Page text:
Kitchen Table Issues and the 2020 Presidential Election

Stephen Herzenberg |

There has been a lot of discussion about character issues in this election. But kitchen table issues are likely to be decisive. That raises two questions: how have the past four years been for typical families’ economic well-being? And what policies would serve working families looking forward?

Four years ago, President Trump won support by talking about how much the economy was rigged against working families.

In office, the president continued to highlight trade, manufacturing, and immigration issues—for which many supporters give him credit.

But actions speak louder than words: so, let’s look at some of the Trump administration’s actions.

The president and Republicans in Washington did not increase the federal minimum wage, even though Democrats in the U.S. House passed a hike to $15 per hour by 2024. This inaction most hurt the women and people of color that predominate in low-wage jobs. It hurt them more in states like Pennsylvania where Republican state House majorities failed to increase the minimum wage.

The Trump administration chose not to help millions of lower-paid salaried workers get automatic overtime pay. As a result, department stores, fast food restaurants, bank branches, doctors’ offices, colleges, and other non-profits still exploit employees earning as little as $36,000 per year, working them 50-60 hours per week for as little as $12 per hour. Meanwhile top executives and college presidents pocket hundreds of thousands, or even millions, of dollars each year. The failure to extend automatic overtime to more salaried workers hurts all demographic groups.

The president’s National Labor Relations Board appointments made it harder for workers to form unions. The president’s Supreme Court nominations are an anti-worker time bomb, likely to lean in for corporate power and against workers for as much as 30+ years. (Amy Coney Barrett is 48.)

The Trump U.S. Department of Labor (USDOL) made it easier for companies to classify workers as independent contractors, denying them access to benefits, the minimum wage, overtime pay, health and safety protections, unemployment insurance, and workers’ compensation. This lowered compensation for many construction workers and truck drivers—mostly white men in Pennsylvania.

The USDOL also made it legal again for financial advisors to recommend bad investments so that they can receive commissions or other kickbacks. This harms workers with 401(k)s—their inadequate nest eggs will grow more slowly because of hidden fees and paltry returns, with high-income financial services professionals making more money.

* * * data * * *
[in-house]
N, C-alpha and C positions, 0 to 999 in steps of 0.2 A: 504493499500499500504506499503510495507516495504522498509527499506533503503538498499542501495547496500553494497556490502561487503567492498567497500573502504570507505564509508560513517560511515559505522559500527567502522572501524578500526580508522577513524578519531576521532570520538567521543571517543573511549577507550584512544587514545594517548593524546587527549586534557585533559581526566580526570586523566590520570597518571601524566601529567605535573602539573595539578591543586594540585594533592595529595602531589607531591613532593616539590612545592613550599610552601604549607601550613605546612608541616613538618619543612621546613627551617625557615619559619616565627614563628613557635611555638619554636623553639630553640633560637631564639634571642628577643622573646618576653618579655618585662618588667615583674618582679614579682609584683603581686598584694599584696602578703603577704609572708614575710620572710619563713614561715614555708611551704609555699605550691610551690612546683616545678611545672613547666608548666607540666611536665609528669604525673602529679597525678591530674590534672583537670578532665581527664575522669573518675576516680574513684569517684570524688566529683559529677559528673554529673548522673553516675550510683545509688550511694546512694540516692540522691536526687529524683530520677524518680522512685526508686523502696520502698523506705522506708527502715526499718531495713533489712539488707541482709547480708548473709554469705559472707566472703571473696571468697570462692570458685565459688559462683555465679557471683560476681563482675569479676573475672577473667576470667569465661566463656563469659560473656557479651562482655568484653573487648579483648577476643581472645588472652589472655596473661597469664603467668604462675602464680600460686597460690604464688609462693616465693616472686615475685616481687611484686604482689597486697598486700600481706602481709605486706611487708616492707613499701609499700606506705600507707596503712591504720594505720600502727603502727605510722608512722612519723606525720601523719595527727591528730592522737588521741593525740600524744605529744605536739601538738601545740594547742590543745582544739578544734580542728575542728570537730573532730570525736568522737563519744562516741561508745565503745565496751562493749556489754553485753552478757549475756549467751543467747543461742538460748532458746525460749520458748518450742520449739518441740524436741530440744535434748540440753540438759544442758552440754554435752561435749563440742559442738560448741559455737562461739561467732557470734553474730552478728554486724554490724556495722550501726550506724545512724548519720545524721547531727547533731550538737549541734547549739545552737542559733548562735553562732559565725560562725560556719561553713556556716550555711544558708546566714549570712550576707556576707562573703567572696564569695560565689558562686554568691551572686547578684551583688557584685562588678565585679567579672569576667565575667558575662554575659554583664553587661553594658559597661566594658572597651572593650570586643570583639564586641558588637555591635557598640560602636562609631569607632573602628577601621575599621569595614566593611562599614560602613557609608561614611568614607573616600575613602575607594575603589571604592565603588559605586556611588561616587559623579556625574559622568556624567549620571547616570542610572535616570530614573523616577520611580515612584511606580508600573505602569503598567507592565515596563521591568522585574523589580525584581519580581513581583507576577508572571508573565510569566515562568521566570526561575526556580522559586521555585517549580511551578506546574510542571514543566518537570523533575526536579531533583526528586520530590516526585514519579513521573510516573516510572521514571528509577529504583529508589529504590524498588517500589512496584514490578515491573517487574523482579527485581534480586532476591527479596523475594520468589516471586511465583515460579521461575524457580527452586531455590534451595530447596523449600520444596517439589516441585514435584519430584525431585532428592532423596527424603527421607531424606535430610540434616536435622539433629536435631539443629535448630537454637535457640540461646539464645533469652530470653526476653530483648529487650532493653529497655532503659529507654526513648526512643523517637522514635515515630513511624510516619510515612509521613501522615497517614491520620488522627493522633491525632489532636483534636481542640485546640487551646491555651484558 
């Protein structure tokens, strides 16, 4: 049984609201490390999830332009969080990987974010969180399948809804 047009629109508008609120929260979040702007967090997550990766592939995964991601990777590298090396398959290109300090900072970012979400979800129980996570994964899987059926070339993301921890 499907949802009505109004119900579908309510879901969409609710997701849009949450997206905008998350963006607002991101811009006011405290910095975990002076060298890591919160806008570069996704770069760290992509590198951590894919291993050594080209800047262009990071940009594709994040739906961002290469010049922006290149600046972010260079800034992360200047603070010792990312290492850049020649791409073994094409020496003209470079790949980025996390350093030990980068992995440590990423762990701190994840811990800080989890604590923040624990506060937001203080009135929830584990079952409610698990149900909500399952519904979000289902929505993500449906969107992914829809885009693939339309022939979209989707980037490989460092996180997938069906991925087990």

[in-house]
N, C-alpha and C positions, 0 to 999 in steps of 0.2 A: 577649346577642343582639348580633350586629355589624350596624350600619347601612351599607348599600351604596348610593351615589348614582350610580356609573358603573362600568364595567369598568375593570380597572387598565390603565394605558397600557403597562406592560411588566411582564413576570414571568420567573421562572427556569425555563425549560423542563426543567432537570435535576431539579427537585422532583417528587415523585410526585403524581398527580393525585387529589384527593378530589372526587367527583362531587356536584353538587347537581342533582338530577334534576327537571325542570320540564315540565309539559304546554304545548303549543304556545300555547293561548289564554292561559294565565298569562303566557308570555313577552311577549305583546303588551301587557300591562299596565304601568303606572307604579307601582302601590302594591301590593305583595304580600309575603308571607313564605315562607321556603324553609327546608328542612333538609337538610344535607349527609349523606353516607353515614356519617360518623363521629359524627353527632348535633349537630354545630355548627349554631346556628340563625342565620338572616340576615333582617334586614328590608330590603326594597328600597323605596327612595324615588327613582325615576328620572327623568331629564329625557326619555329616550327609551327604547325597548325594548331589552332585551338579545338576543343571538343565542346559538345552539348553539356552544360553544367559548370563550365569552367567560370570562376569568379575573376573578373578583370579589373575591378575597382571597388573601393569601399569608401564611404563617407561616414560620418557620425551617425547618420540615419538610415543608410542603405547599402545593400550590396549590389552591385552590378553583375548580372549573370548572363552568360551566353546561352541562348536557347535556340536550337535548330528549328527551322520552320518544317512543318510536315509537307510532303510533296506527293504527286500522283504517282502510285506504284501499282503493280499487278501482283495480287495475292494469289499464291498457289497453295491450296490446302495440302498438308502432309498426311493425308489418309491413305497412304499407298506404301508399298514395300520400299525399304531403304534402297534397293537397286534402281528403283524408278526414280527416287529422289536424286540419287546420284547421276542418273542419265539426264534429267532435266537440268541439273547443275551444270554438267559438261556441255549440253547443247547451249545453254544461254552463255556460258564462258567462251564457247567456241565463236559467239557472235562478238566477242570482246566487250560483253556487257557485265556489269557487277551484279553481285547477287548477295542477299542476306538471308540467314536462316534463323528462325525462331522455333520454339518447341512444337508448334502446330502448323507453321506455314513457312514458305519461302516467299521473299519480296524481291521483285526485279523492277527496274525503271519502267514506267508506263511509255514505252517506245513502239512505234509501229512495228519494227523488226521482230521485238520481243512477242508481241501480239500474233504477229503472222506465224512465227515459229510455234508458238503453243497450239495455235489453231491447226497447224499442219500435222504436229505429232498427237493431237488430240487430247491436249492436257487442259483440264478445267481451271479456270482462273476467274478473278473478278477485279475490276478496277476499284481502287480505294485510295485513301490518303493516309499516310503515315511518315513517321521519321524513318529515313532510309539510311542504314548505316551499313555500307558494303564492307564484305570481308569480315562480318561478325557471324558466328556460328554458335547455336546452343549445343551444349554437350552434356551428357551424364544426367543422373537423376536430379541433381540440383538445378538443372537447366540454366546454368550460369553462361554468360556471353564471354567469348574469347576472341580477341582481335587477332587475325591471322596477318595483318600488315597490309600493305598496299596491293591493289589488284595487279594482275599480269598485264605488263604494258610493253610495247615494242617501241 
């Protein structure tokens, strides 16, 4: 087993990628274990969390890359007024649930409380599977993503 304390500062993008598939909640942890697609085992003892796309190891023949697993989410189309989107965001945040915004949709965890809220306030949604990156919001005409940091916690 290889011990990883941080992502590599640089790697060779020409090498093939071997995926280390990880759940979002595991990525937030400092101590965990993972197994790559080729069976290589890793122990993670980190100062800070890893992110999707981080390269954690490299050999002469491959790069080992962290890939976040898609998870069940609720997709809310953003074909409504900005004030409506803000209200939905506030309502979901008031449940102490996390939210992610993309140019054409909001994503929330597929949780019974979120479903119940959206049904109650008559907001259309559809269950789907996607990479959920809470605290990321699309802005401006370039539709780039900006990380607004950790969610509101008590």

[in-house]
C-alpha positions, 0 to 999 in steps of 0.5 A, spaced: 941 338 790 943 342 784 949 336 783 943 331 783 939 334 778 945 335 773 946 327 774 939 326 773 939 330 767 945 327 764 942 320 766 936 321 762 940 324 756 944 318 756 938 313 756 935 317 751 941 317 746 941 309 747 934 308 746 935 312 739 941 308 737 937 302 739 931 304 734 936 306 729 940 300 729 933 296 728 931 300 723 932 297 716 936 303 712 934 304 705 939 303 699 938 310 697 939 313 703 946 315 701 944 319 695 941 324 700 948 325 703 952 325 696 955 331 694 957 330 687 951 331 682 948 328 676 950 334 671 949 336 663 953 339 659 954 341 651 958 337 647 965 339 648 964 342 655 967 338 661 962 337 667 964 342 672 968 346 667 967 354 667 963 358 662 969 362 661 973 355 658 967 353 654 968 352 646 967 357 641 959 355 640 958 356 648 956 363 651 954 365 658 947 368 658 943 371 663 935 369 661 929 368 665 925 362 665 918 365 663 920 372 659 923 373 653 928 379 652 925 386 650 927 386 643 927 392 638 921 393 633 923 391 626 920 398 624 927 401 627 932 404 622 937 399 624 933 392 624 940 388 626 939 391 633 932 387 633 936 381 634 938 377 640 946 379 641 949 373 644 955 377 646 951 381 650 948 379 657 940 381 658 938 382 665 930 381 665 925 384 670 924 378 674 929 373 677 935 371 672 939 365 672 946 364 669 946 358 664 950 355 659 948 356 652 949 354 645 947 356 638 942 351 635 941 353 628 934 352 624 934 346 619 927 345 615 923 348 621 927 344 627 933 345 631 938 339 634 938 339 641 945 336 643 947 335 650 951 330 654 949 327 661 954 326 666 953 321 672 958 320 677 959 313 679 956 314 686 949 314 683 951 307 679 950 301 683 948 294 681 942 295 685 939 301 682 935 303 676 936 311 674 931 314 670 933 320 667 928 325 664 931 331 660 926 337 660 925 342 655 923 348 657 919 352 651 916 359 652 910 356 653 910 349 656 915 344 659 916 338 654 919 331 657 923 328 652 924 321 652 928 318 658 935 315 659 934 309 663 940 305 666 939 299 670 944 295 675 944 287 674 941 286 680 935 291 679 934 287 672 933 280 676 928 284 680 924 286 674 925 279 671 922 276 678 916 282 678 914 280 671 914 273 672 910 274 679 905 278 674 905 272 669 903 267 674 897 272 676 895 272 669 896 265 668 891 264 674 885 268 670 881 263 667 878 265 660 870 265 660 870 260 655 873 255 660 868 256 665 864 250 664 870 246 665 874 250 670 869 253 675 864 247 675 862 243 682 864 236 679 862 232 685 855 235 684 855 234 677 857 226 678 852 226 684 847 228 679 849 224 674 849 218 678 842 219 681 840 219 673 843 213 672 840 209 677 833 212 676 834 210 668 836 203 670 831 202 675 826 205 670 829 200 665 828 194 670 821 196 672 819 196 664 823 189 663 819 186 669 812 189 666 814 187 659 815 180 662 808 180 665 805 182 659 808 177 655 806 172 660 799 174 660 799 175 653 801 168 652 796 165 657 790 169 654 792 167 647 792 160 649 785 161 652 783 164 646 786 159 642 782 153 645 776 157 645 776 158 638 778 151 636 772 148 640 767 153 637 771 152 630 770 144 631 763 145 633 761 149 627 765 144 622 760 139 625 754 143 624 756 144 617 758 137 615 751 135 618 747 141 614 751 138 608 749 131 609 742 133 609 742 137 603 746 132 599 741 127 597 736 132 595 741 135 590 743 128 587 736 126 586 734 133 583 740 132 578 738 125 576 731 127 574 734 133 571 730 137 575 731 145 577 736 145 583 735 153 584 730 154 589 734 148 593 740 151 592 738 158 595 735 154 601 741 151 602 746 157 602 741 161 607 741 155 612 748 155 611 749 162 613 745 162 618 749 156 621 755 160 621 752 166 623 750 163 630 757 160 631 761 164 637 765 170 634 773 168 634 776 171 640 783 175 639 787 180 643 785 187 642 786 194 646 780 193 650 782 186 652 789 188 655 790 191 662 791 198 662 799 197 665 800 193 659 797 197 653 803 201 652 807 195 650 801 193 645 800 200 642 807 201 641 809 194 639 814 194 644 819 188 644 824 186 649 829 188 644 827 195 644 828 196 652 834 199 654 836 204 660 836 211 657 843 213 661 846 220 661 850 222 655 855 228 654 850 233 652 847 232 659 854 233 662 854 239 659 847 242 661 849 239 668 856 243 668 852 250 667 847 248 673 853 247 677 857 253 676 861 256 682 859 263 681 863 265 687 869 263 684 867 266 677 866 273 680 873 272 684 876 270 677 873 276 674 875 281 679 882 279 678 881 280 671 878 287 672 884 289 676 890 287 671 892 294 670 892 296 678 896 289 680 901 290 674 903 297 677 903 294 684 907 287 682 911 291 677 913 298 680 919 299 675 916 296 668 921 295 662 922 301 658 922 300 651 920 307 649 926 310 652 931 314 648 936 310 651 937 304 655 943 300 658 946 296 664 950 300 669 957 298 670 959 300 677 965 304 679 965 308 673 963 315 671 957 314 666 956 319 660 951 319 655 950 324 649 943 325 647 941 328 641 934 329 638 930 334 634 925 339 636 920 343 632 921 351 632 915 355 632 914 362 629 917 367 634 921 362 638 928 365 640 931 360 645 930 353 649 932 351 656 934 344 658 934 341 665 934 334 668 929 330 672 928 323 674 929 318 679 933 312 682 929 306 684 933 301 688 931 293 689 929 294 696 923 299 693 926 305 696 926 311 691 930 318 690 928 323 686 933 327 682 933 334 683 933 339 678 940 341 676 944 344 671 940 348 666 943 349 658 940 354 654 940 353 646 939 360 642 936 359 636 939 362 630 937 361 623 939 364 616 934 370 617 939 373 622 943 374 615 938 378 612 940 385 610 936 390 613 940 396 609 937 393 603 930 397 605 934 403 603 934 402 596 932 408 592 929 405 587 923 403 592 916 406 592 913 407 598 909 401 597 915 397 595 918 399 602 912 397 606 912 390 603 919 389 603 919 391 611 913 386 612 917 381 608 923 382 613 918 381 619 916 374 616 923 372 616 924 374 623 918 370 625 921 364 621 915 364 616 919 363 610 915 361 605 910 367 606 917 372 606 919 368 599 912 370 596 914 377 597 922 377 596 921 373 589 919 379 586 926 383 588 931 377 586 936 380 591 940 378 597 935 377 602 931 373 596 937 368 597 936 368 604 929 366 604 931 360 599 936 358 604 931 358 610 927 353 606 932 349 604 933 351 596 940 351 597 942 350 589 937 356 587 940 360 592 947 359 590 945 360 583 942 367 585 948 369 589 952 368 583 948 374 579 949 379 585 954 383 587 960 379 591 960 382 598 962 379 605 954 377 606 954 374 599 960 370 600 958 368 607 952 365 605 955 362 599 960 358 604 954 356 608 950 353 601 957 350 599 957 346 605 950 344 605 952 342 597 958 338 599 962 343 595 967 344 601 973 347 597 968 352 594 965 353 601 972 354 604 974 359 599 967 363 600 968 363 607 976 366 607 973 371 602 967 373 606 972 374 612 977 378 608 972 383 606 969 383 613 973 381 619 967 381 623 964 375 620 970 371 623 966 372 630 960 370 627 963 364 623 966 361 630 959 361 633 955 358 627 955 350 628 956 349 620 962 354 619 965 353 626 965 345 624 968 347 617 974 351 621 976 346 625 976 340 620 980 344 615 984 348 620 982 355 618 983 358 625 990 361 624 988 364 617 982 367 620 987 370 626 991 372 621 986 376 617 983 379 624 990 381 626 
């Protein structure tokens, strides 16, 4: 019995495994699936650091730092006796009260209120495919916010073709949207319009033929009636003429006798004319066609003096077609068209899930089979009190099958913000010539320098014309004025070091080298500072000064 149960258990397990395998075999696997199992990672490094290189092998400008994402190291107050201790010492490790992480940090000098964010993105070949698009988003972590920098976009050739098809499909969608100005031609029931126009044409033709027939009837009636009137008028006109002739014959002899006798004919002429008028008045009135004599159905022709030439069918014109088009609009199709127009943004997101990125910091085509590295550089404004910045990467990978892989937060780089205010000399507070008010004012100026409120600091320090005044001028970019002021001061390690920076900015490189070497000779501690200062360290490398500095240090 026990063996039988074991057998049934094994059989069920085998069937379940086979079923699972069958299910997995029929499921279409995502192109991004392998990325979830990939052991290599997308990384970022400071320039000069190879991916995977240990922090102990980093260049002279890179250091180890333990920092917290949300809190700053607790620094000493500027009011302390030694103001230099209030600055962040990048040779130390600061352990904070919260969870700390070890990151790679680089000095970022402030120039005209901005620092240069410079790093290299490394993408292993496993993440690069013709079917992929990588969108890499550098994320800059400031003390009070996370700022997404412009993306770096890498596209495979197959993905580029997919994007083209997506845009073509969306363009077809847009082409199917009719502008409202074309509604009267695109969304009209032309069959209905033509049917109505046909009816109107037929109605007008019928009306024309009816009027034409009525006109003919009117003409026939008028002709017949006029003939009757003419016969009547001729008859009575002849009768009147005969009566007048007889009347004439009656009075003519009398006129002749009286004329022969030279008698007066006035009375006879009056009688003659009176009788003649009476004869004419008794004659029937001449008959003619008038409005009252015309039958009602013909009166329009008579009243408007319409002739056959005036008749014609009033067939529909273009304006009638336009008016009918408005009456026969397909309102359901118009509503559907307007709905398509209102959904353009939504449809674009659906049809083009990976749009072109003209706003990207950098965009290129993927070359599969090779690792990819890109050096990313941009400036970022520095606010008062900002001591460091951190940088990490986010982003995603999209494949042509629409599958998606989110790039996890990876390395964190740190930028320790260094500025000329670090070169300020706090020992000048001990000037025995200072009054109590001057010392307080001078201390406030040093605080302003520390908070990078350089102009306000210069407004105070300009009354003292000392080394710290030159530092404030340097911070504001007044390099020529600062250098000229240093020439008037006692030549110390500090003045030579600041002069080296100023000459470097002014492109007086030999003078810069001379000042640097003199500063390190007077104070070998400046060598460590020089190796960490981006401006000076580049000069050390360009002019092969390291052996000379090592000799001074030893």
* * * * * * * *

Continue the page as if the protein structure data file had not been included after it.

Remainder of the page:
The Trump administration’s signature tax bill, meanwhile, benefitted overwhelmingly the 5% and 1%.

Get the picture? The Trump administration’s actions rigged the economy even more against working people—no matter the color of their skin, their gender, or their identity, but very much based on the size of their checkbook. If you are not a high roller, you got rolled.

Even on manufacturing and trade, the Trump administration accomplished little. In manufacturing, the Great Lakes states, including Pennsylvania, did not see significant job growth. On trade, Trump’s new North American Free Trade Agreement (NAFTA) contains auto industry provisions that are strong on paper. But they won’t increase jobs or wages in the U.S. because automakers already meet these requirements. Very clever.

Looking forward, President Trump is campaigning on the idea that his second term will deliver an economic boom. If you believe that after the past four years, I’ve got a bridge to sell you.

Depression in a second Trump term is more likely. Don’t take my word for it, take the word of Republican economists like Mark Zandi, John McCain’s former economic advisor, and Jerome Powell, Trump’s appointment as Federal Reserve Board chair. Zandi and Powell know the U.S. economy has lost 10.7 million jobs since February (and Pennsylvania over half a million). They warn that without more fiscal stimulus our economy could descend into a dark vicious cycle.

The status quo of Trump as president and Mitch McConnell as Senate majority leader has proved unable to agree on the additional economic stimulus that Zandi and Powell have known we need since May. Without the pressure of an election, Trump and McConnell are not more likely to agree to sufficient stimulus after November 3.

So, here’s what we can predict from another Trump term: four more years of trying to take more from most people’s kitchen tables—and the potential for a plunge into a lengthy depression.

Fool me once, shame on me…